Just swinging by to share the happy news that one of my short stories has recently appeared in print. While I've been published before in magazines, and some of my short stories have both won and been placed in competitions, this is the first time one of them has appeared in an actual book, so I figure that's cause for celebration (any and all chocolate-based donations welcome! Thank you).

The book in question is a short story anthology by a British publisher specialising in promoting the art of the short story. The prompt for submissions for this particular anthology was just one word: "book."

I'd post an image of the cover, but since the anthology is titled simply "BOOK", and its jacket design is what you might call a reverse riff on the iconic Beatles "White Album", it's rather, well ... black.

Anyway, from the flyleaf:

"You, of all people, should understand the needy caress of the BOOK collector chancing upon a rare volume at a church fete, boot sale, or in the dingy backrooms of an antiquarian bookseller. Remember those treasured editions gathering dust on your shelves - they took months to discover; endless internet searches, telephone calls, letters unanswered, offers scorned and deals unfulfilled. And now the BOOKs - old friends! - are piling up around you; stacked on the stairs, leaning precariously against any available wall space, safely stored in wooden attic crates - but they are yours, every inch of their 'mint' covers, and every last letter of their splendid type!"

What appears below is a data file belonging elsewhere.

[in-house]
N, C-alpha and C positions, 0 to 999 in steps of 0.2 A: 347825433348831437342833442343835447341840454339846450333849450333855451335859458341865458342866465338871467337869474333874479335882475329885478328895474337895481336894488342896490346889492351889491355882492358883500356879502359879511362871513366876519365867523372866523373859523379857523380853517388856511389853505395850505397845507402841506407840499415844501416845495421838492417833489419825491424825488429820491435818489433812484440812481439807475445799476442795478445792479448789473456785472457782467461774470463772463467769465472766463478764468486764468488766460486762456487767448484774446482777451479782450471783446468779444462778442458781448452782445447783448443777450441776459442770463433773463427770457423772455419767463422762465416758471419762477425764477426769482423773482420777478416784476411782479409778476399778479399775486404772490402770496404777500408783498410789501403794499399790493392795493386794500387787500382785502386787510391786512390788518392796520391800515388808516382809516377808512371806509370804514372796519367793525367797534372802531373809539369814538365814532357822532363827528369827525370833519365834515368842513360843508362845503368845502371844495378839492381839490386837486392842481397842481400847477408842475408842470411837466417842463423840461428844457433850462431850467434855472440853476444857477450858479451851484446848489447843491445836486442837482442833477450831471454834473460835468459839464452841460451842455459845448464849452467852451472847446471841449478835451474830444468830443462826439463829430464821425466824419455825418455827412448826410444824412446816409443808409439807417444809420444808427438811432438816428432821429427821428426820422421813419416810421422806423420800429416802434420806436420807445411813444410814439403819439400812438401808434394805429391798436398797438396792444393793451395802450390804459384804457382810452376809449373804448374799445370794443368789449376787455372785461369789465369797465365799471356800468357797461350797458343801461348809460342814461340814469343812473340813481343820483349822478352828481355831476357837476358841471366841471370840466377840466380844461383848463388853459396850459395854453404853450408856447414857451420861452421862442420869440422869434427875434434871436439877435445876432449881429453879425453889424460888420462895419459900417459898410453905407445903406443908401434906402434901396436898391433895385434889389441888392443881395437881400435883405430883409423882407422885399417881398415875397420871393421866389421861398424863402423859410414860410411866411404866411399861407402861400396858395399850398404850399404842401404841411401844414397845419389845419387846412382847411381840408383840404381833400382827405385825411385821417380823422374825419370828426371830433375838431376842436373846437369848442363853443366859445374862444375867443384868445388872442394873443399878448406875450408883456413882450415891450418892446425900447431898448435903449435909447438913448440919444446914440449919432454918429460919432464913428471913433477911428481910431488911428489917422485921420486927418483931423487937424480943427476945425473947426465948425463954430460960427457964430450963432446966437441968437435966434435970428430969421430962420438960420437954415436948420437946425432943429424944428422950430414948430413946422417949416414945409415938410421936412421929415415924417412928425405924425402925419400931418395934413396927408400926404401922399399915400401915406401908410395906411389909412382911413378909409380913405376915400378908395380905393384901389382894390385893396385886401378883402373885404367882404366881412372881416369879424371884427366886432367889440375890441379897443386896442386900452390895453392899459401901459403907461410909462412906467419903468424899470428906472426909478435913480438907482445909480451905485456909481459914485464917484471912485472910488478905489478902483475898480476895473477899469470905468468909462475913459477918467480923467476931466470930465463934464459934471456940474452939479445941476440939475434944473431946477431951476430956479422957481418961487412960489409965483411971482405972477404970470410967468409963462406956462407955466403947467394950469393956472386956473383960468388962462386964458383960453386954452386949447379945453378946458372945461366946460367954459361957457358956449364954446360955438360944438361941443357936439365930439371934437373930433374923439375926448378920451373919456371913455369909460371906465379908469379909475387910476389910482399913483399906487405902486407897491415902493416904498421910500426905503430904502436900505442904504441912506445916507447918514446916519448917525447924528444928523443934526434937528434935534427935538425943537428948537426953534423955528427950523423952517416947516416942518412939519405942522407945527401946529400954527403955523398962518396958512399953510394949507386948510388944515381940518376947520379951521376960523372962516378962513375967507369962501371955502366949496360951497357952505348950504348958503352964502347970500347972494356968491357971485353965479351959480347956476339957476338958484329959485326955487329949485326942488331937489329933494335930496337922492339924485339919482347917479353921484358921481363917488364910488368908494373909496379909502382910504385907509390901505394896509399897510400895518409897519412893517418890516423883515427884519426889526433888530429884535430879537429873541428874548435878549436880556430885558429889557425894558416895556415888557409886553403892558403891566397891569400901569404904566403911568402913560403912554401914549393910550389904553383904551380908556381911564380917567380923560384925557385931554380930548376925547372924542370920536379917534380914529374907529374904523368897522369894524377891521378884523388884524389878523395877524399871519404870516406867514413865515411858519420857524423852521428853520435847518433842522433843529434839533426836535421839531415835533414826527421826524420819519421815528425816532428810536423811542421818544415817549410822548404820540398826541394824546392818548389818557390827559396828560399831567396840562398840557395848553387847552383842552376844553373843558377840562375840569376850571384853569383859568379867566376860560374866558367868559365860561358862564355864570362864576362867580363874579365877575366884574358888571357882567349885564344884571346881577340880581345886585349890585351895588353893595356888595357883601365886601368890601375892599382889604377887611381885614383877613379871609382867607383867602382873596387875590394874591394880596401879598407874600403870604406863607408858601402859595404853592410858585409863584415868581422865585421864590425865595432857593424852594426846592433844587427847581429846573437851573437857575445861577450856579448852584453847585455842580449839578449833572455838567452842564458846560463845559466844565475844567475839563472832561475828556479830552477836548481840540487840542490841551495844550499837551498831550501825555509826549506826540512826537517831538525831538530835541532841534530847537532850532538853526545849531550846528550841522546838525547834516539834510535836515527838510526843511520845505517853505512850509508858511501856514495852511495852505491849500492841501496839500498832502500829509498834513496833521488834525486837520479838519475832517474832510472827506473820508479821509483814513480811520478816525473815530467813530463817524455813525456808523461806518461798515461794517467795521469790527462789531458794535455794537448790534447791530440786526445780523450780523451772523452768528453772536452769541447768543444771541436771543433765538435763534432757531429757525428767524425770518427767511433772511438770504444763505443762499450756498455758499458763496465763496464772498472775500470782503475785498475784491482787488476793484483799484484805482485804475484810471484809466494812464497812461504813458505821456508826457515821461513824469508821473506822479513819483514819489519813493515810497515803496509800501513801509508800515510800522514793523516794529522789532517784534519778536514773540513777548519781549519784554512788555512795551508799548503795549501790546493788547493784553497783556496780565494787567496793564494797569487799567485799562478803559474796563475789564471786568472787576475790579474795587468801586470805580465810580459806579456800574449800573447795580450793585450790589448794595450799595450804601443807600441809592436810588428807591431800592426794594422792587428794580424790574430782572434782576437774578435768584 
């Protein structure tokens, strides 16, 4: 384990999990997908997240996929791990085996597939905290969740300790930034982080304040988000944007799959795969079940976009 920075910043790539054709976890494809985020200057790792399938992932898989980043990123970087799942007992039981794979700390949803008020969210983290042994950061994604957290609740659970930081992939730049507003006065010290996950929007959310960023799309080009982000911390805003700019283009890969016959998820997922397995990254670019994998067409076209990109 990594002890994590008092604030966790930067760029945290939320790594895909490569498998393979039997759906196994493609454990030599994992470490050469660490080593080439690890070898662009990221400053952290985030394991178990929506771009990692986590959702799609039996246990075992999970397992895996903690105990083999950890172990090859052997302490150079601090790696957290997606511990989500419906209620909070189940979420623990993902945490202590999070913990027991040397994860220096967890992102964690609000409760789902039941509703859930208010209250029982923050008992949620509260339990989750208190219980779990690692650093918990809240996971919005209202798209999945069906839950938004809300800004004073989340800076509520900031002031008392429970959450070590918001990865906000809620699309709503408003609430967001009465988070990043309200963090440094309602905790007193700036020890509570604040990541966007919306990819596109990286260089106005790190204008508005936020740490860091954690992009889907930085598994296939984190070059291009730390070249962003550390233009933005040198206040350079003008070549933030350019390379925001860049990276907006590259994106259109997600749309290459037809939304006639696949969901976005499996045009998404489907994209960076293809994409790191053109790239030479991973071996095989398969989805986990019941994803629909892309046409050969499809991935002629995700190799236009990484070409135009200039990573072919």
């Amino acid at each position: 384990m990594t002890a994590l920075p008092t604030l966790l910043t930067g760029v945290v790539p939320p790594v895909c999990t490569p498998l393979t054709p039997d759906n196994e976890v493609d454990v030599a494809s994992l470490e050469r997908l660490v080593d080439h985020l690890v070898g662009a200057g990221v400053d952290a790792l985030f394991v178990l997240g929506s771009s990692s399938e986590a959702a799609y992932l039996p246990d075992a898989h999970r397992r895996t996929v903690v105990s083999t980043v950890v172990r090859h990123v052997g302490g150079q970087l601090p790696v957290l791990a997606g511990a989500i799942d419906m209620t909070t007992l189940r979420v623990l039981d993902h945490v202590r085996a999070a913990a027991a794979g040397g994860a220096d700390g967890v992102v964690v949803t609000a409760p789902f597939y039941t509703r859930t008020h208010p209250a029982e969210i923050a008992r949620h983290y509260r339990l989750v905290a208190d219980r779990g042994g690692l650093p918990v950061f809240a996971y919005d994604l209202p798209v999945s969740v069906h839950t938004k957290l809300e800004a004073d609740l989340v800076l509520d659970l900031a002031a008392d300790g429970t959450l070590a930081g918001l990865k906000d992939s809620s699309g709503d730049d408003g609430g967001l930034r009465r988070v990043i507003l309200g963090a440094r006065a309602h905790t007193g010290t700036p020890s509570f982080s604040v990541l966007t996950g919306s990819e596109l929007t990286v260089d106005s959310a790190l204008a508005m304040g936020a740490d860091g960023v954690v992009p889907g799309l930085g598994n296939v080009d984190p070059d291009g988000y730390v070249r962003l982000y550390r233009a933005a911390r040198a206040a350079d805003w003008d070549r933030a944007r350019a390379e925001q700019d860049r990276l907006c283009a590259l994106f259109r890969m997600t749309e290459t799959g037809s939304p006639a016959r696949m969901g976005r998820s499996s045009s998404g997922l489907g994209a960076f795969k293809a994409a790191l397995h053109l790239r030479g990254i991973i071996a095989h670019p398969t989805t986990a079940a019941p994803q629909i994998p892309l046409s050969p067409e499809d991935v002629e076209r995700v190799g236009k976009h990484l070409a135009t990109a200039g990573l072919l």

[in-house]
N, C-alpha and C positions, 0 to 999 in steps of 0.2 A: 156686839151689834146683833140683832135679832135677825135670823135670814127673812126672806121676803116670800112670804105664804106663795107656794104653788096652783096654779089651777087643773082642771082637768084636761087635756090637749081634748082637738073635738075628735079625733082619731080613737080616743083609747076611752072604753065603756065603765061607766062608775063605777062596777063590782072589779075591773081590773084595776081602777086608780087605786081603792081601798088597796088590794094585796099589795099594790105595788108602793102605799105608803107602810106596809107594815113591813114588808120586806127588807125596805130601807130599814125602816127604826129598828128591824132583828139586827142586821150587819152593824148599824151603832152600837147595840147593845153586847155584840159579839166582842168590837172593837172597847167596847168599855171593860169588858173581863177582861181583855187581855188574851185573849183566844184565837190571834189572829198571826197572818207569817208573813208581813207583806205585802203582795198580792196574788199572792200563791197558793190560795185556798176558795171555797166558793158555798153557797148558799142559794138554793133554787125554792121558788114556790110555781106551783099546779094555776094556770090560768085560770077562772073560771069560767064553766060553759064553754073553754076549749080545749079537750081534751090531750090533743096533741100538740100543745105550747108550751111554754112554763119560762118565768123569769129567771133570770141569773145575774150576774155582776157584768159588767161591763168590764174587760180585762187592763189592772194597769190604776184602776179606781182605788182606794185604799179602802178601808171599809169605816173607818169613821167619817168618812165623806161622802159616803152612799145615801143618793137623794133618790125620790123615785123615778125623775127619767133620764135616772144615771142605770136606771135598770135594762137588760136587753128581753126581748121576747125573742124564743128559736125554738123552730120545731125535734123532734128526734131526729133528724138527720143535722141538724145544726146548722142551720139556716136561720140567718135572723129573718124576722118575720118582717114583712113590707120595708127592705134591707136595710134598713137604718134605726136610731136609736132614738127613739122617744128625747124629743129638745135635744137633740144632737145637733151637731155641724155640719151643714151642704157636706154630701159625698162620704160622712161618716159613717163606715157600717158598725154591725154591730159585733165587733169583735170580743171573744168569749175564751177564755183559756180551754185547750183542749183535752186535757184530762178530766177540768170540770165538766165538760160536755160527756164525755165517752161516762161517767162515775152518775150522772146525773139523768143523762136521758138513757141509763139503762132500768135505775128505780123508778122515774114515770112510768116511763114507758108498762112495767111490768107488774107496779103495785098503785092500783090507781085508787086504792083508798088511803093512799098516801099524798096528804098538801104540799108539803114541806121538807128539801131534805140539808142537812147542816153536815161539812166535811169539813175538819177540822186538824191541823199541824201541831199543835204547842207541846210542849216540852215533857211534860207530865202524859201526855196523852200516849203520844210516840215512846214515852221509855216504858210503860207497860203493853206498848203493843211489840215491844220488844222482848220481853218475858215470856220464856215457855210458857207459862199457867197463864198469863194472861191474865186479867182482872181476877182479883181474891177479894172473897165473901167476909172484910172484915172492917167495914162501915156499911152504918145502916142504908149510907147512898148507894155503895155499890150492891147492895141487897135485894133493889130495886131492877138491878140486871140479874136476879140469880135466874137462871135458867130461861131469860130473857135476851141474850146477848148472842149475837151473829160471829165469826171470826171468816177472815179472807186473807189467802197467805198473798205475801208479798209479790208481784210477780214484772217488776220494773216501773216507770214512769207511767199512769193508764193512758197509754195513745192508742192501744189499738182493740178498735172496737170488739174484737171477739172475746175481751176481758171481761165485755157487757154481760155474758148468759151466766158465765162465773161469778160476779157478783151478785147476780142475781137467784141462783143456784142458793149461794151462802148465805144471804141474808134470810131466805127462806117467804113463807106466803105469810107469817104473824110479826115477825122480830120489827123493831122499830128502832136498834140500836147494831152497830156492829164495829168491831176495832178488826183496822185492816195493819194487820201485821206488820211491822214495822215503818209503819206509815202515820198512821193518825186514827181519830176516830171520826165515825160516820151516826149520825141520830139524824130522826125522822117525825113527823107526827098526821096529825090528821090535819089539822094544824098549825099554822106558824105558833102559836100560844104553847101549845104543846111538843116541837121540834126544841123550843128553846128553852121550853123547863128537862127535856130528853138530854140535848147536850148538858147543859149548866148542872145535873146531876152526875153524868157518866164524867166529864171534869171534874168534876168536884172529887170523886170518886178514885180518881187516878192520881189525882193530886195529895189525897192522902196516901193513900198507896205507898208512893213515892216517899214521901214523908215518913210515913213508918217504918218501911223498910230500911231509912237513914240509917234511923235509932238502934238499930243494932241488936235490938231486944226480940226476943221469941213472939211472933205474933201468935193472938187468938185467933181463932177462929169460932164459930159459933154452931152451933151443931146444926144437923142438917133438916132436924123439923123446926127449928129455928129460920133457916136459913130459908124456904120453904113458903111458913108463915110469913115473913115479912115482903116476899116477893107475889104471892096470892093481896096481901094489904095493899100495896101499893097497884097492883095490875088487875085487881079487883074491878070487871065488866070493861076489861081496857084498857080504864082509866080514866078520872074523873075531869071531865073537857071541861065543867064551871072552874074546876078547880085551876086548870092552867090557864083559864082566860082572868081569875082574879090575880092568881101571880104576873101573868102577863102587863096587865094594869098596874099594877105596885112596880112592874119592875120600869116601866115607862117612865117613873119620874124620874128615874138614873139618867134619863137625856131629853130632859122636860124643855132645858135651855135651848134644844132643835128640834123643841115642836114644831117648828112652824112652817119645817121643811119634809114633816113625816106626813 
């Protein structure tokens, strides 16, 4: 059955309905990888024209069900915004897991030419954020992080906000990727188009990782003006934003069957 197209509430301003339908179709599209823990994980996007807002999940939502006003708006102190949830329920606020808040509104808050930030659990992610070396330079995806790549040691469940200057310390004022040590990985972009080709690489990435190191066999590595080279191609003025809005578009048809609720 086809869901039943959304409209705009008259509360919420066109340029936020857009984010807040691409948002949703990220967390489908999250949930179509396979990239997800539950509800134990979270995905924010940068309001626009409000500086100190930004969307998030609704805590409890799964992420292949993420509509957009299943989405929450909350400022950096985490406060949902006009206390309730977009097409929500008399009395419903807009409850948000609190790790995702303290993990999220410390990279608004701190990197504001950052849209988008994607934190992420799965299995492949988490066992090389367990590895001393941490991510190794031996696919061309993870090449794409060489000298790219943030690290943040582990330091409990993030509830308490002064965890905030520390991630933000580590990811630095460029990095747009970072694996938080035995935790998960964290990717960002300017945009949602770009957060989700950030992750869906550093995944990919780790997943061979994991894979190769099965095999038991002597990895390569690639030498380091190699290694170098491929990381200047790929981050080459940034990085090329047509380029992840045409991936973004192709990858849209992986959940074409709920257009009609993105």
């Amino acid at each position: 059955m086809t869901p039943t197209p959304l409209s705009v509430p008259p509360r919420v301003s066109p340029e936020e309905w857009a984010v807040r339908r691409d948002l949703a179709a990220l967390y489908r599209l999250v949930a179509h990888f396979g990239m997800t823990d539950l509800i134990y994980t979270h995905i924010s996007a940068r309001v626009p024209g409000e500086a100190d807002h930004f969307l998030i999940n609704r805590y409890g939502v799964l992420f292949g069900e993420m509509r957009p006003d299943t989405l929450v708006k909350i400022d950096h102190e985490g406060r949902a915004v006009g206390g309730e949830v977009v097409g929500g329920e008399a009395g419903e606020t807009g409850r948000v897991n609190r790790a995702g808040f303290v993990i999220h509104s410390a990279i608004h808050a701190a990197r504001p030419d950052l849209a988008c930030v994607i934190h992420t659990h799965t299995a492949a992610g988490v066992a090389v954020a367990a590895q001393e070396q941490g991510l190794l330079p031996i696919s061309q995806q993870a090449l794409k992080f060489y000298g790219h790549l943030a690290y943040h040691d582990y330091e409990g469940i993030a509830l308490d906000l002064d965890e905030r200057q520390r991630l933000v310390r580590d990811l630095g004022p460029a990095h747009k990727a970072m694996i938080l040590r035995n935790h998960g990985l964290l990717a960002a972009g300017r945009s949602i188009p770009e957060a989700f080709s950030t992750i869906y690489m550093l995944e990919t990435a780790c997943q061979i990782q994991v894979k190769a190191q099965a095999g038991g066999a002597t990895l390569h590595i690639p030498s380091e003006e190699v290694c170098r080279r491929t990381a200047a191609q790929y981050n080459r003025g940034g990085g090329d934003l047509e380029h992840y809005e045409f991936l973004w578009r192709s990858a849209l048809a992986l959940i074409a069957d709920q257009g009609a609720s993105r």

If you're interested, you can get hold of a copy here if you're in the UK, or here if you're in the US.

Oh, my story is called, "Between the Pages", and is a nasty, dark little tale of the power of obsession.

Now I'm off to eat celebratory chocolate ... *nom-nom-nom.*

jennygordon: (Blue Butterfly)

You know how some story ideas are little ones, and some are Great Big Ones, and how the little ones fit nicely into a short story format, and the big ‘uns often become novels (as two of mine have)?  Well, turns out I’ve had a fair few of the little ideas over the years.  In fact, the Million Words of Crap exercise was a bit of a revelation; I hadn’t realised quite how many short stories I’ve written. 


Thing is, most of them are just sitting there in the darkness of my lever arch files, blinking back at me and wondering if they’ll ever get a chance to see the light.  After all, they’re not doing anybody any good where they are at the moment.